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Justin Bourne's Blog: Banning head shots outright would be bad for hockey

Justin Bourne saw action in the AHL and ECHL after four years in the WCHA. (Photo by Allen Picard)

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Justin Bourne saw action in the AHL and ECHL after four years in the WCHA. (Photo by Allen Picard)

The NHL's head-shot water has long since reached its boiling point and is fast approaching the overreaction phase.  You know, the one where GMs evaporate the issue entirely to appease those of us clamoring for change.

And clamor, I have.  I don’t want to see a star like David Booth in Steve Maddens, I want him in Grafs.  I don’t need the fate of the Bruins affected by Marc Savard’s absence, especially when that absence comes at the hands of a guy whose most important stat from a game is the coarseness of the sandpaper he played like.

But at the same time, we’re talking about hockey.

If Rick Nash has his head down in the neutral zone, I want Dion Phaneuf to lay him out.  And how’s he supposed to do that with a clean shoulder check and avoid Nash’s head if it’s down?

There’s a marked difference between skating straight ahead in the neutral zone and getting blasted by a defenseman in front of you, versus making a play while cutting across the offensive zone and getting blasted by a guy coming from behind you.

People love hockey cliches like “keep your head up,” but they blanket too many hits with that one phrase – when the hockey purists say “cutting across the blueline is dangerous,” it’s supposed to be because the weak side D-man can step up and blow you apart if you’re fumbling with the puck.  Catching a guy on the backcheck and hitting him is fine, too, as long as the guy is skating towards the side-boards and the hit ends up straight-on.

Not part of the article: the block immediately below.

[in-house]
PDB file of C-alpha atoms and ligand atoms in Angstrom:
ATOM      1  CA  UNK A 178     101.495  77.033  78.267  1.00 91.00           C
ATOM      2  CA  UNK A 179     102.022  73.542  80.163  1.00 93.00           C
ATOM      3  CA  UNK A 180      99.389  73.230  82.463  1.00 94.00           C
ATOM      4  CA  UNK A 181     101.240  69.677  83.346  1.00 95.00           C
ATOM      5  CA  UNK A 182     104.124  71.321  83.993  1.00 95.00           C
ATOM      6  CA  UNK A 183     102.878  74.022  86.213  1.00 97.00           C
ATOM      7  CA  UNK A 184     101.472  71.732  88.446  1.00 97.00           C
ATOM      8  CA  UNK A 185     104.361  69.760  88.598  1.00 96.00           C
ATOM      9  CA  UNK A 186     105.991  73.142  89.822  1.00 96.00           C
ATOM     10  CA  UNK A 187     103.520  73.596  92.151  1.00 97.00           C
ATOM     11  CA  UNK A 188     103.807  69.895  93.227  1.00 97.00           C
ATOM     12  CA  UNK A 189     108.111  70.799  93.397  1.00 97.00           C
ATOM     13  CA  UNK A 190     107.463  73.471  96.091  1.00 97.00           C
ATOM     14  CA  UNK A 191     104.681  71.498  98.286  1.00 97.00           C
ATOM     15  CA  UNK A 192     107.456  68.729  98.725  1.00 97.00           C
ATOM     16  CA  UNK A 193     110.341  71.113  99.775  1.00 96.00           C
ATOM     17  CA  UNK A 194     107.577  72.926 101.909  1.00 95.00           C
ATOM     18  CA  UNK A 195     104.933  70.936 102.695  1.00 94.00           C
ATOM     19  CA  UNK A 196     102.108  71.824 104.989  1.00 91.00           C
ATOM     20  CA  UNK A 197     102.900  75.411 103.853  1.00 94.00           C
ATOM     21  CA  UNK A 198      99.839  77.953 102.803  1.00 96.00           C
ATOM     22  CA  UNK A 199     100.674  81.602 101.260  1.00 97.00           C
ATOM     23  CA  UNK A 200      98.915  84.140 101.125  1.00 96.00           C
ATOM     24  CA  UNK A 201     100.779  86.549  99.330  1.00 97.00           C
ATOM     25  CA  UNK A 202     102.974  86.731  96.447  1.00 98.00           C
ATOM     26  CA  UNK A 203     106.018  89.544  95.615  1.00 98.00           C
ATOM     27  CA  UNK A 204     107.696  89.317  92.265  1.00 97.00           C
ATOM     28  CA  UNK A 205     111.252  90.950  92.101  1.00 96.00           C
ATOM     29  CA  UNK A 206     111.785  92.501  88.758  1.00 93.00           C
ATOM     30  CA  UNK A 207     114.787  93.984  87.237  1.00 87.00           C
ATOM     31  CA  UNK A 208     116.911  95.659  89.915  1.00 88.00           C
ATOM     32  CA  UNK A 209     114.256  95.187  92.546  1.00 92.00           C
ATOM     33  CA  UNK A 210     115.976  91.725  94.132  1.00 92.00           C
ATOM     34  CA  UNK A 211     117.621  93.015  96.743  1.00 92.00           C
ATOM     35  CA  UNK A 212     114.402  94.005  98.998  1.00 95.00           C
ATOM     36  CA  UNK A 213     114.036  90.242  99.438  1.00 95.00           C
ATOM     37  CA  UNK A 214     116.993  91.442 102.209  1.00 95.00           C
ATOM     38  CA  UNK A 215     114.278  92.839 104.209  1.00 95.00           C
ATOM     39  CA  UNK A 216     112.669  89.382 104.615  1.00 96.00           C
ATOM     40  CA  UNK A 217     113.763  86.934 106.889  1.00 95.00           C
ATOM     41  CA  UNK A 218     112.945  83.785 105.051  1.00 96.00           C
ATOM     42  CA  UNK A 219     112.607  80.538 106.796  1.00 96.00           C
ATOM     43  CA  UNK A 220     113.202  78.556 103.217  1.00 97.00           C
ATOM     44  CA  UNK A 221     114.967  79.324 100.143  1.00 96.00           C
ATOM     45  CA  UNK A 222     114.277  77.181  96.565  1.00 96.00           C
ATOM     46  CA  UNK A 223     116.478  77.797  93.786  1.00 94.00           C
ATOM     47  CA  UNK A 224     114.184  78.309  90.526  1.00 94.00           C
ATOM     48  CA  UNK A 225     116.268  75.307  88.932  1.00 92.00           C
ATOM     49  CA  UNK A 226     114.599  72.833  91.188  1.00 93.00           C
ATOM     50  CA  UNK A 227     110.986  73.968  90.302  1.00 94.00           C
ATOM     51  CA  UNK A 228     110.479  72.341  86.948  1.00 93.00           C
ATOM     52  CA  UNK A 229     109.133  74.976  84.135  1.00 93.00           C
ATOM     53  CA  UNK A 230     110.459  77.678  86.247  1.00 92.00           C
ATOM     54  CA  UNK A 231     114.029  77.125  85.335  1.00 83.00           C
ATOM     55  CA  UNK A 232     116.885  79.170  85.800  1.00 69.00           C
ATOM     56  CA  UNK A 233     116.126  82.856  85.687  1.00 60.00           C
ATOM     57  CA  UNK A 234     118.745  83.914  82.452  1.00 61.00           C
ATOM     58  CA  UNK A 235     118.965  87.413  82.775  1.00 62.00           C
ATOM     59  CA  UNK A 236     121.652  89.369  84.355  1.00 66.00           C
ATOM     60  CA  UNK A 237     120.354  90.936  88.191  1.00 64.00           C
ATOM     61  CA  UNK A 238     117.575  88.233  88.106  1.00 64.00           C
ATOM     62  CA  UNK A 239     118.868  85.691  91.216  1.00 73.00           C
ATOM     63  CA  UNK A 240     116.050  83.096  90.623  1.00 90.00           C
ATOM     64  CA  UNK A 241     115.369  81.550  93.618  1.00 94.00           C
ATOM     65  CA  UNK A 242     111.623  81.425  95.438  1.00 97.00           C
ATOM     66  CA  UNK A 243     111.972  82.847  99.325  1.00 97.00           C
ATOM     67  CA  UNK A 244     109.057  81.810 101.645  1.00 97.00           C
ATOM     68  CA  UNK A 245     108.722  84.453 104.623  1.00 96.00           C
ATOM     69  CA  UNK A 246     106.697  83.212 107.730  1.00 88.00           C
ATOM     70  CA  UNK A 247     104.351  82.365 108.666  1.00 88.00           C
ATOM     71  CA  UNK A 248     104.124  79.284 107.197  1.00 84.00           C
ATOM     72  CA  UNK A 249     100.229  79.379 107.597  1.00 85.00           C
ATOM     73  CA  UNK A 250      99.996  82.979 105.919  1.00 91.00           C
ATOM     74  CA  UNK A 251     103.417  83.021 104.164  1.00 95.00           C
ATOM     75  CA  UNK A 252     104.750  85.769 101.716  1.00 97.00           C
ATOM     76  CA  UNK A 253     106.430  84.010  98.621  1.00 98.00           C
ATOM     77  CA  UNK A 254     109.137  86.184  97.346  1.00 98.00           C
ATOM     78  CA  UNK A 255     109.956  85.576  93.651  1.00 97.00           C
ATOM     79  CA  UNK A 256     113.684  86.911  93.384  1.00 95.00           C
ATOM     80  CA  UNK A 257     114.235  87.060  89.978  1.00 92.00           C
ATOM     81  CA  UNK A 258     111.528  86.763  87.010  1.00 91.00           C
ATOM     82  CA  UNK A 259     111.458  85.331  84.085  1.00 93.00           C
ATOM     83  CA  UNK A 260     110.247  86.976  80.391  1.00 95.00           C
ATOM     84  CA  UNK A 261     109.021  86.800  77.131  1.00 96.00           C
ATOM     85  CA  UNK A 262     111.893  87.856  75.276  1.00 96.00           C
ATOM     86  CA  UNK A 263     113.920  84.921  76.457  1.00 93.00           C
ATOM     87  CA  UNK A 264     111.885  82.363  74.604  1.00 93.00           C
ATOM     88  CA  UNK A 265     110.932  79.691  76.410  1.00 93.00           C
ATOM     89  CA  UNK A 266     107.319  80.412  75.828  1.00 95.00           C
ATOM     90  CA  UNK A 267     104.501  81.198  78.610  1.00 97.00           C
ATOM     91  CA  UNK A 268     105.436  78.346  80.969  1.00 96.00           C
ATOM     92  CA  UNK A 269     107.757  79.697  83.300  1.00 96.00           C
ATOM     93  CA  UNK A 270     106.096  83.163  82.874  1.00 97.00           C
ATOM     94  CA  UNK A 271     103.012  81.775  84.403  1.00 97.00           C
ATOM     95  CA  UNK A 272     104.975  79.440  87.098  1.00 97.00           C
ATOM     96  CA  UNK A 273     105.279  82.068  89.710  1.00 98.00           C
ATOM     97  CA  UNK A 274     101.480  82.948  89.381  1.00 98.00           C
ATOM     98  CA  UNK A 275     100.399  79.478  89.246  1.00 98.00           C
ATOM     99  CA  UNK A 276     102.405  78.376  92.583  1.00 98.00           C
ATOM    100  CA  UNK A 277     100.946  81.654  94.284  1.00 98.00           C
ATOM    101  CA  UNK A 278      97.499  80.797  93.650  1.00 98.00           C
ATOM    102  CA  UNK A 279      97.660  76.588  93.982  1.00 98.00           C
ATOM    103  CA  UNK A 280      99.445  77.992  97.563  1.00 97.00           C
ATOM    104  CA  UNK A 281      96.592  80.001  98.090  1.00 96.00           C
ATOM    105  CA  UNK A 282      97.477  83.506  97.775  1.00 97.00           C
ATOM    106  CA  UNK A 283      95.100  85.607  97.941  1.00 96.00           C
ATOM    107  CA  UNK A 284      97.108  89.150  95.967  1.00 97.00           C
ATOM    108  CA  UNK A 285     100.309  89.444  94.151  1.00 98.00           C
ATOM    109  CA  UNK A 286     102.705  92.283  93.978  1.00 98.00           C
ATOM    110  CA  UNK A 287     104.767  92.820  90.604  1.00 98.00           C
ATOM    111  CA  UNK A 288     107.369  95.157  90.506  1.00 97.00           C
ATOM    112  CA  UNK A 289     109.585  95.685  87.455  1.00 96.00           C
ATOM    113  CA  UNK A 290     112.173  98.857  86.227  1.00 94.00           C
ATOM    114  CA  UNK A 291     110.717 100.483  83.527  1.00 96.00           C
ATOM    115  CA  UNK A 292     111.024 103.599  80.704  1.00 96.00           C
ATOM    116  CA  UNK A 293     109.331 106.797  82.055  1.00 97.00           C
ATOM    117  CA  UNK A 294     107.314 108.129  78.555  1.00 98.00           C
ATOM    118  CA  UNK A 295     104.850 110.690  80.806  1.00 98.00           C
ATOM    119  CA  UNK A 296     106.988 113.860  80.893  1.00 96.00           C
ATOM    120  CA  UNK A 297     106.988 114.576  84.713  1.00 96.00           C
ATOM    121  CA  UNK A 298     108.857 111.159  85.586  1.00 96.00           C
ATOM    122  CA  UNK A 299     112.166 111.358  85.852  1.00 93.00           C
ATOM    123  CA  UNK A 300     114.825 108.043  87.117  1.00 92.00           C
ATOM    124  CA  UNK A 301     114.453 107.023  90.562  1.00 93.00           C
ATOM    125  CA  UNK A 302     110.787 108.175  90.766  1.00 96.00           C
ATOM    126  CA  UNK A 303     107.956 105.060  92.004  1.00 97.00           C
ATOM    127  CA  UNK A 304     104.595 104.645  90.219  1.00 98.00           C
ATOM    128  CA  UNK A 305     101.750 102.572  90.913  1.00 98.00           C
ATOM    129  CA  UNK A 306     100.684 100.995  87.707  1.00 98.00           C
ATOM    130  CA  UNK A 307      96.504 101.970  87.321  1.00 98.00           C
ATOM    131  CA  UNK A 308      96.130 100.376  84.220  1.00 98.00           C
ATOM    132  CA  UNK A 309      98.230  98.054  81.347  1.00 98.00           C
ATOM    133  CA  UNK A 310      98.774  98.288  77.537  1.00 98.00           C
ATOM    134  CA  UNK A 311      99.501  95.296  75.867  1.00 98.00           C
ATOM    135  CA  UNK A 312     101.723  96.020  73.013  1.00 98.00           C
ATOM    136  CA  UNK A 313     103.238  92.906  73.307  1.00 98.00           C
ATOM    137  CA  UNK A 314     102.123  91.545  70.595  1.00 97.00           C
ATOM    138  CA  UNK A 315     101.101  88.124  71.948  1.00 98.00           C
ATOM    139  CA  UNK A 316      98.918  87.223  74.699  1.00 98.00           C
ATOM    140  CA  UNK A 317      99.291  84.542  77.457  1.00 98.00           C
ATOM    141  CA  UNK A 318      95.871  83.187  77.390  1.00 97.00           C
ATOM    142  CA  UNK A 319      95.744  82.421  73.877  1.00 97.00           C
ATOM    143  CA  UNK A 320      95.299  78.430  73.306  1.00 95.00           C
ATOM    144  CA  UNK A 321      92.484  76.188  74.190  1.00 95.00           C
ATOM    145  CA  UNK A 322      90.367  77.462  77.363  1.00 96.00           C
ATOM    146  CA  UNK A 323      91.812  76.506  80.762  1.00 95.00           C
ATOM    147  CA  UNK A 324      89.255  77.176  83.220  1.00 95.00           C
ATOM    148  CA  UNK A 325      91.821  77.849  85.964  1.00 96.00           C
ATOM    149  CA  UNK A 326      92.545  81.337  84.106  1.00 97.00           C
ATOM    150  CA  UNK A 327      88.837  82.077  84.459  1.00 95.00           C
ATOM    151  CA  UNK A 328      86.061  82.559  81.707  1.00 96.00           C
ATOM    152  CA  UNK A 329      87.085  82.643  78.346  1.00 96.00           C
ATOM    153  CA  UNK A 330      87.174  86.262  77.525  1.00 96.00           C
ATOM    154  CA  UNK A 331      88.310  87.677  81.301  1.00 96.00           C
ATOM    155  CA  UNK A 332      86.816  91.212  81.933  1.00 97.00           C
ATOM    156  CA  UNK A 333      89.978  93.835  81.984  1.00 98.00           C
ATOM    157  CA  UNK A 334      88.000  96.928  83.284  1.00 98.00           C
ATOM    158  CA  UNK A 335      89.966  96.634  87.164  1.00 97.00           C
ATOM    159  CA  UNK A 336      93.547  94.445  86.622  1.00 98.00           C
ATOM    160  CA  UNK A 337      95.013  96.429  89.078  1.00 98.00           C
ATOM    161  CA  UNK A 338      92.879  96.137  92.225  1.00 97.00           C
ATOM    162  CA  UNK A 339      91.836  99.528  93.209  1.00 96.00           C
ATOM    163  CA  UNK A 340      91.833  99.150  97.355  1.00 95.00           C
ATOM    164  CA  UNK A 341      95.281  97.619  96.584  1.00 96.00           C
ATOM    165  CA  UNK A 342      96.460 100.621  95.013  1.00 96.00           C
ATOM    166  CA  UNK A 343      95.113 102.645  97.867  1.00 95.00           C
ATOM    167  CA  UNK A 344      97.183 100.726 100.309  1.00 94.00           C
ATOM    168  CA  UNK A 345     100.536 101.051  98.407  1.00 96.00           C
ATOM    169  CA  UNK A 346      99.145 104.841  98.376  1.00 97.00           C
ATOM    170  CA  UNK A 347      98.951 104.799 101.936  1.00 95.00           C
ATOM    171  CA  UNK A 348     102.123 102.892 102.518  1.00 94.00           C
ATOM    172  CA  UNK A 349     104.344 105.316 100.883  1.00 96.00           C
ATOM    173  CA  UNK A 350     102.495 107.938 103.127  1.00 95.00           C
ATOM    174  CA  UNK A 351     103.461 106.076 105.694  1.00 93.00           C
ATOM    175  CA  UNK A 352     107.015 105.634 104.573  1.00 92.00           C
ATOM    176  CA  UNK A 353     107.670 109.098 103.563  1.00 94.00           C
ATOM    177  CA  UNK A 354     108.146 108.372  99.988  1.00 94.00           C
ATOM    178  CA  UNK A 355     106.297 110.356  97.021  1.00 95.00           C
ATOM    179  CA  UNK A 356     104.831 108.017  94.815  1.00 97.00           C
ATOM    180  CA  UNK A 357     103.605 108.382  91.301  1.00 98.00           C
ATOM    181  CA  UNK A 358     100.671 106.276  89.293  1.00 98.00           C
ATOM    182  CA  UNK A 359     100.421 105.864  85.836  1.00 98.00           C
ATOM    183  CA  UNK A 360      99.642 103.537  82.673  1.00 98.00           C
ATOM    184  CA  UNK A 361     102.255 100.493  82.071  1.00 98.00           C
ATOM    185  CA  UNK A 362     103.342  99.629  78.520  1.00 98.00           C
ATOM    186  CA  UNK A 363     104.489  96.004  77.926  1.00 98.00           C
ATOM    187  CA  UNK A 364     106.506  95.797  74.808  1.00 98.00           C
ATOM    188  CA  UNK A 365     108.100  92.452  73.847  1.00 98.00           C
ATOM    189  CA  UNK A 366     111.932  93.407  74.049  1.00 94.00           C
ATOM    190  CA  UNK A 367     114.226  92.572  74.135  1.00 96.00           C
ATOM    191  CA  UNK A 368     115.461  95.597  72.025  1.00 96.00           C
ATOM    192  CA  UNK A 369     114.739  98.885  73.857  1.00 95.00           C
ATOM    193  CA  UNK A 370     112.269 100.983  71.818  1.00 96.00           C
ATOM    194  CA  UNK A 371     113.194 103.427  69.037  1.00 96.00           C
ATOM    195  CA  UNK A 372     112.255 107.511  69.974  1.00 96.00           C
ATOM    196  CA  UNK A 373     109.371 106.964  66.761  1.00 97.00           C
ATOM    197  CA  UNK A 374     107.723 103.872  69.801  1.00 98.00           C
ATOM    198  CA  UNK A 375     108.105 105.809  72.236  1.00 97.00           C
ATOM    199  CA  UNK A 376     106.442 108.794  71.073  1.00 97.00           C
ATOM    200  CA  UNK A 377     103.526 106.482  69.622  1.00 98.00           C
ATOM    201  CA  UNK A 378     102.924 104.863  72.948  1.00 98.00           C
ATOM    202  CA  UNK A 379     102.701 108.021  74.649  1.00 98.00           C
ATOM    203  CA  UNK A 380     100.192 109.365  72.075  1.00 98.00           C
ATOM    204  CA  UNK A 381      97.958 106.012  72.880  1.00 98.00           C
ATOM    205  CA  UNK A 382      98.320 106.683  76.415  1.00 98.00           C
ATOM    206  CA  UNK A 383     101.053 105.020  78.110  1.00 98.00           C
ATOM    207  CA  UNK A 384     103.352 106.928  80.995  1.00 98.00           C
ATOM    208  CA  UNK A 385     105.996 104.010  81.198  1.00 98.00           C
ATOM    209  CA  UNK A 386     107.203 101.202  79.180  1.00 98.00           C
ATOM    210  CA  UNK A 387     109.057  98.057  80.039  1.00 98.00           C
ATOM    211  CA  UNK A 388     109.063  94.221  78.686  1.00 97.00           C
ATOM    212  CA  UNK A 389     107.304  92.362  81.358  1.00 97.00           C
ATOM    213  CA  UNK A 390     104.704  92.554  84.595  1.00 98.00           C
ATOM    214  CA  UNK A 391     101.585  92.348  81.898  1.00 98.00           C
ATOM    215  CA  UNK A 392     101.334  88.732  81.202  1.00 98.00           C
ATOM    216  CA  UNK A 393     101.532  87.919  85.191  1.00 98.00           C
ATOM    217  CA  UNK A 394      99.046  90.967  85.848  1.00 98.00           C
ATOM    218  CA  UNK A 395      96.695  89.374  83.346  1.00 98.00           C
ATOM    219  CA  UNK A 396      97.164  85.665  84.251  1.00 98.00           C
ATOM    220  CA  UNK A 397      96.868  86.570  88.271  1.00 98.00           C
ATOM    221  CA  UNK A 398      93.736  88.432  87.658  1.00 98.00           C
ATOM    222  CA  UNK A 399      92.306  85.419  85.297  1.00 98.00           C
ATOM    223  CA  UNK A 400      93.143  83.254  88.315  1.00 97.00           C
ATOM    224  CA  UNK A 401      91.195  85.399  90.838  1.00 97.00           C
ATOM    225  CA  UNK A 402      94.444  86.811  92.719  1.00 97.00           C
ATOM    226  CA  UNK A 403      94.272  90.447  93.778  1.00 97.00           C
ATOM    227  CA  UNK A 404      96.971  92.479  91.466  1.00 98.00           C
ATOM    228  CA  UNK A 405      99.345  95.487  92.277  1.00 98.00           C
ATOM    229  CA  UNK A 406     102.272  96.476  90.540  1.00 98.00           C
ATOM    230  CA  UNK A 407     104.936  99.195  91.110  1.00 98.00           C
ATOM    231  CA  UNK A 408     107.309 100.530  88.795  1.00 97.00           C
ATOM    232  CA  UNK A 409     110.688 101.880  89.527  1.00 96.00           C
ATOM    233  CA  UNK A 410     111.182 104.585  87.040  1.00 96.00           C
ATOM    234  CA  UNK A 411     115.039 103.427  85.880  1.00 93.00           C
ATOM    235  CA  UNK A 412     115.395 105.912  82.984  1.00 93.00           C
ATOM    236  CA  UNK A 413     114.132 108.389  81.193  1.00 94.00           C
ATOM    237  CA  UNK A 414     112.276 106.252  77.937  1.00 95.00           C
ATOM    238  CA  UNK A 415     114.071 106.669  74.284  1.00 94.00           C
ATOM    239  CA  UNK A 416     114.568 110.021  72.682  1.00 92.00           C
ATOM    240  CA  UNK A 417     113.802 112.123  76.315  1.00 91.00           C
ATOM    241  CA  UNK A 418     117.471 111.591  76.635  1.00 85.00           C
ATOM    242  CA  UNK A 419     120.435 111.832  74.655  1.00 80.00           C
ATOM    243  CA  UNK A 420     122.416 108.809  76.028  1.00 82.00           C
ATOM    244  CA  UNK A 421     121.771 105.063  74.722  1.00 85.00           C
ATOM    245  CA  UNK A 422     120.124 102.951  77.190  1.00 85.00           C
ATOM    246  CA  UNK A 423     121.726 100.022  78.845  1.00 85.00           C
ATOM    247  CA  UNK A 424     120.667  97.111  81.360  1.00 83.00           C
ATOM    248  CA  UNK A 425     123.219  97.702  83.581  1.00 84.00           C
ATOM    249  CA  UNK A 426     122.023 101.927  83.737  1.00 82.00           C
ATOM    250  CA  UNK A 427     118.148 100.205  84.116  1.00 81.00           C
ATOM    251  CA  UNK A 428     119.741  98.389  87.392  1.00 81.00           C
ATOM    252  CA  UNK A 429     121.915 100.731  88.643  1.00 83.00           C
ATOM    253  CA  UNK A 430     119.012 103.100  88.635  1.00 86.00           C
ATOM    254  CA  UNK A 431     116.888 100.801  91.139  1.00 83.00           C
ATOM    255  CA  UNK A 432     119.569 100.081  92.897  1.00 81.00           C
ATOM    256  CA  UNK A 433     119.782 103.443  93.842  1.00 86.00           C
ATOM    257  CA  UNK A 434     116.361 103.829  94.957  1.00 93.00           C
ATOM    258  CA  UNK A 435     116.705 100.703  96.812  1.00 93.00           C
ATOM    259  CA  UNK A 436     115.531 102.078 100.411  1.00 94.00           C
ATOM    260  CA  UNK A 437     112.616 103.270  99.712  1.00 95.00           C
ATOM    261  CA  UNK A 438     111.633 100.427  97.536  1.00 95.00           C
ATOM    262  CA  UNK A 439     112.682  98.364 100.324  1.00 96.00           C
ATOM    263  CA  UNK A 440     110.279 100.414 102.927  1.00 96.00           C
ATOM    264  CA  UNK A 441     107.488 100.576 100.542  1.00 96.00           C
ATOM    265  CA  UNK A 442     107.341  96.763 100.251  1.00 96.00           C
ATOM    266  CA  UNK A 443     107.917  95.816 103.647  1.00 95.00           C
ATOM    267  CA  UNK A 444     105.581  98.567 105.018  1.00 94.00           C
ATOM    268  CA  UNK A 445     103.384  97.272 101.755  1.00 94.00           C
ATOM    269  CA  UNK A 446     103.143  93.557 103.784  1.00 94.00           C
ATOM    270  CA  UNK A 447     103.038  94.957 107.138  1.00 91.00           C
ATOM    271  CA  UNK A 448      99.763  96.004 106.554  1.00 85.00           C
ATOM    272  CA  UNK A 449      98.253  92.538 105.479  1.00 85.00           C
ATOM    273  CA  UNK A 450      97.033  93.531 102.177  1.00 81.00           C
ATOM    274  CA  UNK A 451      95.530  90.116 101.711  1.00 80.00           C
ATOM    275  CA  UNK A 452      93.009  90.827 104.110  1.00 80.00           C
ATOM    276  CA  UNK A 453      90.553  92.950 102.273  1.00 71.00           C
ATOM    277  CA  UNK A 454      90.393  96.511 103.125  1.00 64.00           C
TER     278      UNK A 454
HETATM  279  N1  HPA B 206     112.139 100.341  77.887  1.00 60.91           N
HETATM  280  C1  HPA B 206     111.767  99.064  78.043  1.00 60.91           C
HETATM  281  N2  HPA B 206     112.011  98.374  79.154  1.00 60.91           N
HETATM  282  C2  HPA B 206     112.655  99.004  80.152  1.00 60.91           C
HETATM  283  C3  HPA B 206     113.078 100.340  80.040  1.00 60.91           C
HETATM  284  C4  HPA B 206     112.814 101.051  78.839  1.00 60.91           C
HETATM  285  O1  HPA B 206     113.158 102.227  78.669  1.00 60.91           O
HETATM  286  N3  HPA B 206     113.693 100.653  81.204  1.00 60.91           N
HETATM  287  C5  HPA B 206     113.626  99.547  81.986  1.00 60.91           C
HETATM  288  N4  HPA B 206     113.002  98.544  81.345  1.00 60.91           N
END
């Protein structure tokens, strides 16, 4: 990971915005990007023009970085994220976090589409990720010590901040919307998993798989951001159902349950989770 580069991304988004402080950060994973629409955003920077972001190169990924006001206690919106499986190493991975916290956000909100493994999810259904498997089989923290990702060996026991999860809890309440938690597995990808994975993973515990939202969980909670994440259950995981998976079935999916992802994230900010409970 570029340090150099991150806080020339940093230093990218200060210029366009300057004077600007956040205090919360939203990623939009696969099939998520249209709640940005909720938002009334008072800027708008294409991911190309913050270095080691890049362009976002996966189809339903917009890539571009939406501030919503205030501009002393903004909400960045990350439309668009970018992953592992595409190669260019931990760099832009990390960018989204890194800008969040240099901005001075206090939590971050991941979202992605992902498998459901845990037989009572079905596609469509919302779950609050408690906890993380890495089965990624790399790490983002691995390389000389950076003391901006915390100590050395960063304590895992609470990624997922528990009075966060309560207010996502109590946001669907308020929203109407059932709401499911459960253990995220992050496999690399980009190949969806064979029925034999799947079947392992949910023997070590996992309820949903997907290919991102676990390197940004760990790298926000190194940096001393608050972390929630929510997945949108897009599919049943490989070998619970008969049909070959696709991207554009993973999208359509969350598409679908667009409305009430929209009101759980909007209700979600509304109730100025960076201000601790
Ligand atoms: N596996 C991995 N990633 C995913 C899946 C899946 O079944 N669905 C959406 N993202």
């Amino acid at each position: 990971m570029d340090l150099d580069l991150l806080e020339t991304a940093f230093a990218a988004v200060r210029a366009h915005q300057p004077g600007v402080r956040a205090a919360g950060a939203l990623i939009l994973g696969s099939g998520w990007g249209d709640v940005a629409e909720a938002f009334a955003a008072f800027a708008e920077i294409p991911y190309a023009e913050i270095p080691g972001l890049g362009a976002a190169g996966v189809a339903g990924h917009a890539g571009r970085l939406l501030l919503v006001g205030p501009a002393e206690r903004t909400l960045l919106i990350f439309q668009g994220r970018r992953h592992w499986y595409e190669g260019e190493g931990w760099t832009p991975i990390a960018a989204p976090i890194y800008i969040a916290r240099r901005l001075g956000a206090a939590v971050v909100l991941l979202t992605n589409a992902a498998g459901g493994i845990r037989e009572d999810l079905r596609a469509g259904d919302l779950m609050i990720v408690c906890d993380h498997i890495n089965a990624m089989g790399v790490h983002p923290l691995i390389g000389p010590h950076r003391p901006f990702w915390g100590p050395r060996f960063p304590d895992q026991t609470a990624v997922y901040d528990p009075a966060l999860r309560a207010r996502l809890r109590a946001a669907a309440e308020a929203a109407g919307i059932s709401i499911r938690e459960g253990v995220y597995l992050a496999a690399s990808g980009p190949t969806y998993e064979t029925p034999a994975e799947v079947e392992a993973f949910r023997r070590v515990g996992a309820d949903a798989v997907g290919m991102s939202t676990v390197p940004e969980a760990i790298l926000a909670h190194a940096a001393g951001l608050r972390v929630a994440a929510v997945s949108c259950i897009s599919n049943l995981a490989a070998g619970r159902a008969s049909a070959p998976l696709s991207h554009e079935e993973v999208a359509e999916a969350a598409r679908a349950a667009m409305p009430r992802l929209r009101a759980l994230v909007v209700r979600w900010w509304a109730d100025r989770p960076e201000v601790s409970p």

Catching a guy on the backcheck who’s moving towards the goal, cutting across and clipping his head doesn’t fall under the “keep your head up” cliche we’ve come to know and love.

To me, whatever penalty the GMs commit to needs to include an emphasis on direction.

You can blow up anybody with the puck head on, that’s a given.  It’s a part of our game.  If the guy gets a concussion, we’re still allowed to chime in, all together now: “Keep your head up!

The intent of physical contact is to A) separate a guy from the puck and B) intimidate, so as to make your opponent rush decisions and make hesitant plays.  Thus, if you were to be an advocate for the devil, you’d say those things can happen from a legal shoulder-to-head hit if a guy is foolish enough to have his noggin parallel to the ice.

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I’m aware of the obvious; we want to avoid certain situations.  We want to avoid a guy battling for the puck against the boards getting just his head hit by an incoming defender’s shoulder.  We want to avoid the sideswipe shoulder to the head, a la Mike Richards and Matt Cooke.  If you break it down, we want to avoid head hits that aren’t “player is moving forwards – bam – player is moving backwards.”  

Just don’t take away the raw beauty of an open-ice hit.

Earlier this year, Jonathan Toews got absolutely shoulder-to-melon destroyed on a hit by Willie Mitchell, went to the bench and said “#&$%, I had my head down.”  If you watch the replay, Toews – an honest, hard-working player who knows he made a mistake – doesn’t look up-ice so much as once.  Why shouldn’t he get hit when the puck comes his way?

I want to protect our players.  But I want to protect our game, too.

A debate about changing a rule shouldn’t be a one-sided “protect the children” style argument, where anyone who says anything to the contrary is persecuted – if that’s what happens, we won’t get the rule right.  

And coming from the devil’s advocate side, I’m confident in one thing.  I know Brian Burke is arguing the same side I just laid out here.  So, we can trust those guys to get it right, can’t we?

Guys?

Anyone?

Justin Bourne last played for the Idaho Steelheads of the ECHL and is currently a columnist for USA Today. He excelled with the University of Alaska Anchorage before going on to spend time in the Islanders organization with Bridgeport and Utah. His father, Bob, spent 14 years in the NHL and won four Cups with the Islanders. He will blog regularly for THN.com and you can read more of Justin's blogs at jtbourne.com. Follow Justin on Twitter.

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